Mince Pies


According to Wikipedia, a mince pie or also known as mincemeat pie is a traditional festive British sweet pastry, usually consumed during the Christmas and New Year period. Mince Pies normally have a pastry top, but versions may also be found without the top in which case they are known as a mince tart. Mince pies are filled with mincemeat – a preserve which typically contains apple, dried fruits such as raisins and sultanas, spices and either suet or vegetable shortening.

Before I set my eyes on mince pies, by the name, I thought they were savoury pies filled with meat or something. The fact that it uses mincemeat, doesn’t help but confuses me more. That’s how I concluded they were savoury pies. However, in the US, mincemeat is known with a more accurate name as ‘fruitmince’.

Why is it called mincemeat? I did some research on the internet and learnt that mince pies did contain meat. This goes as far back to Victorian era where mince pies contained actual meat along with spices and fruits. It was a way of preserving meat by mixing it with fruit, spices and alcohol. The only remnants of the meat in today’s mince pies is the inclusion of suet in the filling. So, now I understand why! 🙂

As Christmas is approaching, I thought I would share this typical British sweet pastry with you all. Below is the recipe of mince pies from Gordon Ramsay. Happy baking!



Mince Pies

Yield: 12


For the shortcrust pastry:
200g plain flour
a pinch of salt
100g butter
2-3 tbsp water

For the mince pies:
540g mincemeat
zest of 1 orange
2 tbsp brandy
a pinch of cinnamon
50ml milk
1 egg, beaten
icing sugar, for sprinkling
vegetable oil or butter for greasing tin


For the shortcrust pastry:

1. Make sure your butter is at room temperature to make it easier to work with.

2. Sieve the flour and salt into a large mixing bowl. Cut the butter into small cubes and add to the flour.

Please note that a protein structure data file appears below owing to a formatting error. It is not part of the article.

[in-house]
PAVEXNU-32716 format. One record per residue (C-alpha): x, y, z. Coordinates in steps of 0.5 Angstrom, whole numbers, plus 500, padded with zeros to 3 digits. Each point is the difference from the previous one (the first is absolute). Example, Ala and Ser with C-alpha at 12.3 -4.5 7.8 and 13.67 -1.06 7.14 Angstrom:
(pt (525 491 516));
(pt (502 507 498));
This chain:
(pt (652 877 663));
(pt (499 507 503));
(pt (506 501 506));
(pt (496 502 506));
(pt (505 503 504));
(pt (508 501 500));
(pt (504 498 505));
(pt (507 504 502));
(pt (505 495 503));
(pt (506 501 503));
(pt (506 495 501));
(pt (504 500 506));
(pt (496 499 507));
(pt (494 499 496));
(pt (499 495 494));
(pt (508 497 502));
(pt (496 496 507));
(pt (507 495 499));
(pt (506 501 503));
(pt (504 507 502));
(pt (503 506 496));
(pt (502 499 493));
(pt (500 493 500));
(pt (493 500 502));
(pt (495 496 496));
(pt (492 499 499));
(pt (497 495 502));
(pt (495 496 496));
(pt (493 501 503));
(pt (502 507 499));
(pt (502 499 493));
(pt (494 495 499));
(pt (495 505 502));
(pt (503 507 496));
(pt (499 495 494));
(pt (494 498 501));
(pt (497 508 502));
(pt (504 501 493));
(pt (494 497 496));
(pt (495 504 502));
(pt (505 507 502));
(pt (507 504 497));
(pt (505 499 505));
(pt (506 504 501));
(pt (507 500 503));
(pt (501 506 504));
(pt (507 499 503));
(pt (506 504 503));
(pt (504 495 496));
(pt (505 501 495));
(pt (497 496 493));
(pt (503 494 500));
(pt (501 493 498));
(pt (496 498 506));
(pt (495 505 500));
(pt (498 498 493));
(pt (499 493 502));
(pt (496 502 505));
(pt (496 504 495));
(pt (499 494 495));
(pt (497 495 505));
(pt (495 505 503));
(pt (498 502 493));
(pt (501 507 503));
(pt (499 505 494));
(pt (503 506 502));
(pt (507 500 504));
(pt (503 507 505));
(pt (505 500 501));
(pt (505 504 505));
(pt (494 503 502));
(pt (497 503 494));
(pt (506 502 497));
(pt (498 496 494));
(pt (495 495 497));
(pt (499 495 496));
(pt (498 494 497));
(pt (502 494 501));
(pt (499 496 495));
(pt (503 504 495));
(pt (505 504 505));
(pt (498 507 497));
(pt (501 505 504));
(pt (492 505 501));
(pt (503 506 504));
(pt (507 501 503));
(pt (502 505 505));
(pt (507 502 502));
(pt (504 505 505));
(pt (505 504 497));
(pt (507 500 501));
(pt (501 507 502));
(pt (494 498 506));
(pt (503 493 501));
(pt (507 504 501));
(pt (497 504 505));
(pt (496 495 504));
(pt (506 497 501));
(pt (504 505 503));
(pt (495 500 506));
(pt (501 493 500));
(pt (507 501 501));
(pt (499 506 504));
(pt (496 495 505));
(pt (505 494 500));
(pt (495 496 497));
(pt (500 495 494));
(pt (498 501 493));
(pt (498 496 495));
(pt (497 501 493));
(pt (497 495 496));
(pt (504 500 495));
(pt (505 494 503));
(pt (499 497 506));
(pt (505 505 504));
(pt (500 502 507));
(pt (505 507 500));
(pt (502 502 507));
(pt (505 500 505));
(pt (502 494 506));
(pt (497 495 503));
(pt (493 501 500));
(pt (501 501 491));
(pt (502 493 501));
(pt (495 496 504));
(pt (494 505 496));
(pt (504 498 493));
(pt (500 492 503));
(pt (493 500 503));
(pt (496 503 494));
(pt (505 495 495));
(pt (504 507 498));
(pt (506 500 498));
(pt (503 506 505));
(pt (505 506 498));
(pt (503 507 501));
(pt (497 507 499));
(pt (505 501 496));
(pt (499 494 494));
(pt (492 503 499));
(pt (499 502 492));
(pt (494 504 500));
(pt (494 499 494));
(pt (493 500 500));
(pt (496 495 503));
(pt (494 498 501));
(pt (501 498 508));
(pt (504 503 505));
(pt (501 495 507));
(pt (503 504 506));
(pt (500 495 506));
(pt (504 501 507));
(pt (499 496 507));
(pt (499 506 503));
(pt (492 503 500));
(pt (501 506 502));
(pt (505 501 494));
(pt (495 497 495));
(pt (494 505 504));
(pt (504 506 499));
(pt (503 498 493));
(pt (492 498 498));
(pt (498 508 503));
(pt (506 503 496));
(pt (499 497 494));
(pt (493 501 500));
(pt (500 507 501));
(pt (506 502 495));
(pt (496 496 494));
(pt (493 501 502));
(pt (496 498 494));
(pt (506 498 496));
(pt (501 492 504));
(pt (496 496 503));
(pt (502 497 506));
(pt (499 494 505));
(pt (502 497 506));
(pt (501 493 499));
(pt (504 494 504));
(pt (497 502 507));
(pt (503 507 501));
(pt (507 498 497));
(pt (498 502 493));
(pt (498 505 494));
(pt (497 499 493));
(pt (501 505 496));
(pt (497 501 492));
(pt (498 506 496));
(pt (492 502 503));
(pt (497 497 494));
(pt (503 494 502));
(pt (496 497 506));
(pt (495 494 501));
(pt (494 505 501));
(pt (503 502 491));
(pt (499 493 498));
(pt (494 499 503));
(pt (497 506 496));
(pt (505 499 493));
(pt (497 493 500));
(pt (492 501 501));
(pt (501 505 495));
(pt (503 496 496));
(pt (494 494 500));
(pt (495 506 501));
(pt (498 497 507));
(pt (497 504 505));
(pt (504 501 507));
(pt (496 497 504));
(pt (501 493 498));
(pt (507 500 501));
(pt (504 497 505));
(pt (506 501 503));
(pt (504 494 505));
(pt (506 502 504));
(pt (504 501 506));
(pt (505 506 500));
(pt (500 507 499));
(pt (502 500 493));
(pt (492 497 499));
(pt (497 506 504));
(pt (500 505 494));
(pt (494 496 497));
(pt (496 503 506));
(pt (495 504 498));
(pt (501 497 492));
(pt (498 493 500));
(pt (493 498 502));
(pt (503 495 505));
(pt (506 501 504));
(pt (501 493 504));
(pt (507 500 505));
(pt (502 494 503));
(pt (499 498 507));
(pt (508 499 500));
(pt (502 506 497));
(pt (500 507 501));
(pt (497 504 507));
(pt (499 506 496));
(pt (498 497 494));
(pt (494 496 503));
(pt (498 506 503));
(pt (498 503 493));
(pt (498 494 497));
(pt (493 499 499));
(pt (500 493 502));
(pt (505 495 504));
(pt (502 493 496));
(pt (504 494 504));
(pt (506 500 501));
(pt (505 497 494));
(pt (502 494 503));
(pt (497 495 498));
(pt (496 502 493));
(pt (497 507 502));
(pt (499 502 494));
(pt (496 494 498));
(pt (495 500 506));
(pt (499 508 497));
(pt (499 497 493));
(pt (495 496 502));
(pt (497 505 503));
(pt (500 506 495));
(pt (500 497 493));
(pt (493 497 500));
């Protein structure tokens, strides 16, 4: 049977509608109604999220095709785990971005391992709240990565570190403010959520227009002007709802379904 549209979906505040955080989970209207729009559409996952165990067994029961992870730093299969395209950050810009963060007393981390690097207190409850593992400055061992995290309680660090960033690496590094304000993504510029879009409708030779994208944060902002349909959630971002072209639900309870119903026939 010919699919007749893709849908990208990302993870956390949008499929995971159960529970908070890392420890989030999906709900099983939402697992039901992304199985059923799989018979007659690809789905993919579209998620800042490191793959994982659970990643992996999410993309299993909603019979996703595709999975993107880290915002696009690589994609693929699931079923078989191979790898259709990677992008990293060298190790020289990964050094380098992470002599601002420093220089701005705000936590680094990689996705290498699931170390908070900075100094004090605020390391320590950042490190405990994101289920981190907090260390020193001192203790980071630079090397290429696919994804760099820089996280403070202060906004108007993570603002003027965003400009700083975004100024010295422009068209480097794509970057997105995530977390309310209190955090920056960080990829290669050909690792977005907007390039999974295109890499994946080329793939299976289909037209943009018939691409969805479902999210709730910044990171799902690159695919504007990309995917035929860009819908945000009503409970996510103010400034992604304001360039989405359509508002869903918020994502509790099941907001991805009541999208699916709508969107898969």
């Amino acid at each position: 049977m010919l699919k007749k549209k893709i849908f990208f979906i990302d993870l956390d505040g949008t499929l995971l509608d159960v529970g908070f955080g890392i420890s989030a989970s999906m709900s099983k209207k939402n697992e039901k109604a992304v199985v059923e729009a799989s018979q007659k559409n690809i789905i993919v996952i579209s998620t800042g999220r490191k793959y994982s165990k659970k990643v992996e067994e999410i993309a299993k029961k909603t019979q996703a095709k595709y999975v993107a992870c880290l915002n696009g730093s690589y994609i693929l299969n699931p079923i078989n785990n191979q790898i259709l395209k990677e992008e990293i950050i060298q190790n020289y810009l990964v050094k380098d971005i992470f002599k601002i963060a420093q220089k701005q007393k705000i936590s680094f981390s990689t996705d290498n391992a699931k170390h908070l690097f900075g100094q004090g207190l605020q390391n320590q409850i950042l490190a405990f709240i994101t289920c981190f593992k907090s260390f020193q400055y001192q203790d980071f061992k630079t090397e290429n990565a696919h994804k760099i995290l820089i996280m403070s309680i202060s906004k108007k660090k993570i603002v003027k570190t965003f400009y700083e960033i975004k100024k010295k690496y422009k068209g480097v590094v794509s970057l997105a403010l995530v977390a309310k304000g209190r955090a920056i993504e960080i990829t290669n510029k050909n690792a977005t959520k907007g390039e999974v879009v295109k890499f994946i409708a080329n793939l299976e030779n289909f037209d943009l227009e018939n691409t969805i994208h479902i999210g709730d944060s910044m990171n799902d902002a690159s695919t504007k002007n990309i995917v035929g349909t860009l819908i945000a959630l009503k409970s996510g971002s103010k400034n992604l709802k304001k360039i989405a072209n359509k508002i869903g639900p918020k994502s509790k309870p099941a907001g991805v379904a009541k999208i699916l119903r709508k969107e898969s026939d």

3. Using your fingertips, rub the fat into the flour, lifting the mixture up and dropping it back into the bowl – you want to keep the mixture light and airy. Keep going until all the fat is mixed with the flour and has reached a texture that resembles fine breadcrumbs.

4. Sprinkle a little cold water into the bowl and mix through with a knife. Use your fingers to bring the pastry together: it’s ready when and the sides of the bowl are clean and it’s formed a solid ball. You shouldn’t need to add much more than a tablespoon of water so be careful not to overdo it.

5.Cover the bowl with cling film and leave the pastry to rest in the fridge for at least 30 minutes.

For the mince pies:

1. Heat the oven to 220C/400F/Gas 6. Mix your jar of mincemeat together with the orange zest, brandy and cinnamon.

2. Lightly grease your patty tins (or small fluted tins) with a small amount of vegetable oil, or any butter.

3. Flour your work surface and roll out the pastry as thinly as possible. Cut out approximately 12 rounds with a pastry cutter (most pastry cutters have two sides, one with a greater diameter than the other, use the larger side for the base and the smaller for the lids) and place them in the base of your patty-tins (or small fluted tins).

4. Prick all the pie bases with a fork to stop them rising. Fill each case with about 3 teaspoons of the mincemeat mix – don’t overfill your cases or the mixture will leak through the pastry when cooking. Brush the pie edges with a little milk. Stamp out another 12 rounds, using the larger end of your cutter, for the lids and place over the mincemeat mix.

5. Pinch the pie edges together to seal. Brush over with egg wash and pierce the tops with a fork. Bake in the oven for approx 20 minutes until golden brown. Remove from the oven and allow to rest for 1 minute before placing on a wire rack to cool.

6. Serve warm with a light sifting of icing sugar on top.